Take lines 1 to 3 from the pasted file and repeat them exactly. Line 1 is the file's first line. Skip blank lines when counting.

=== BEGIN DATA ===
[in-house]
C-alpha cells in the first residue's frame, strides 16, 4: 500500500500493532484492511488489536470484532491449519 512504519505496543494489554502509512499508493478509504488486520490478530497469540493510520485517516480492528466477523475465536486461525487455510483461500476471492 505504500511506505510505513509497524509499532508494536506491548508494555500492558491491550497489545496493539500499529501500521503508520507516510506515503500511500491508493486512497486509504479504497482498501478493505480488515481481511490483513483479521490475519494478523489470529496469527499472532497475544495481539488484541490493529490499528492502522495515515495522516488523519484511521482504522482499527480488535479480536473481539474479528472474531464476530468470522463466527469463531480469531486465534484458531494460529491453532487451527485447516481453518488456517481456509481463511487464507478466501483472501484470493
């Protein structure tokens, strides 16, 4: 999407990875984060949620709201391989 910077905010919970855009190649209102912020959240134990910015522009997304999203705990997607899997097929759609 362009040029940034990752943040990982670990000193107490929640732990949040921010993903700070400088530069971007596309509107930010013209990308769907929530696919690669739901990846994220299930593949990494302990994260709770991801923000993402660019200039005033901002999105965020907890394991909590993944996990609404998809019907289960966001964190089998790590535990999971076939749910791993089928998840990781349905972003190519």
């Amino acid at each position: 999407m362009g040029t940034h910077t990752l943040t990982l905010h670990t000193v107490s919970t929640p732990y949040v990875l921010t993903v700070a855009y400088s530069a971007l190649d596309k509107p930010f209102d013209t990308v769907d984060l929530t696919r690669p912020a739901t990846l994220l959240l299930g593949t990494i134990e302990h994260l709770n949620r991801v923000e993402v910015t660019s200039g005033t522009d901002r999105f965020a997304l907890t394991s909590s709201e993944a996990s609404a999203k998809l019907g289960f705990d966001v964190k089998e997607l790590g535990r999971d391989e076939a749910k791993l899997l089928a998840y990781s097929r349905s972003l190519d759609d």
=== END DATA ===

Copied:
[in-house]
C-alpha cells in the first residue's frame, strides 16, 4: 500500500500493532484492511488489536470484532491449519 512504519505496543494489554502509512499508493478509504488486520490478530497469540493510520485517516480492528466477523475465536486461525487455510483461500476471492 505504500511506505510505513509497524509499532508494536506491548508494555500492558491491550497489545496493539500499529501500521503508520507516510506515503500511500491508493486512497486509504479504497482498501478493505480488515481481511490483513483479521490475519494478523489470529496469527499472532497475544495481539488484541490493529490499528492502522495515515495522516488523519484511521482504522482499527480488535479480536473481539474479528472474531464476530468470522463466527469463531480469531486465534484458531494460529491453532487451527485447516481453518488456517481456509481463511487464507478466501483472501484470493
């Protein structure tokens, strides 16, 4: 999407990875984060949620709201391989 910077905010919970855009190649209102912020959240134990910015522009997304999203705990997607899997097929759609 362009040029940034990752943040990982670990000193107490929640732990949040921010993903700070400088530069971007596309509107930010013209990308769907929530696919690669739901990846994220299930593949990494302990994260709770991801923000993402660019200039005033901002999105965020907890394991909590993944996990609404998809019907289960966001964190089998790590535990999971076939749910791993089928998840990781349905972003190519």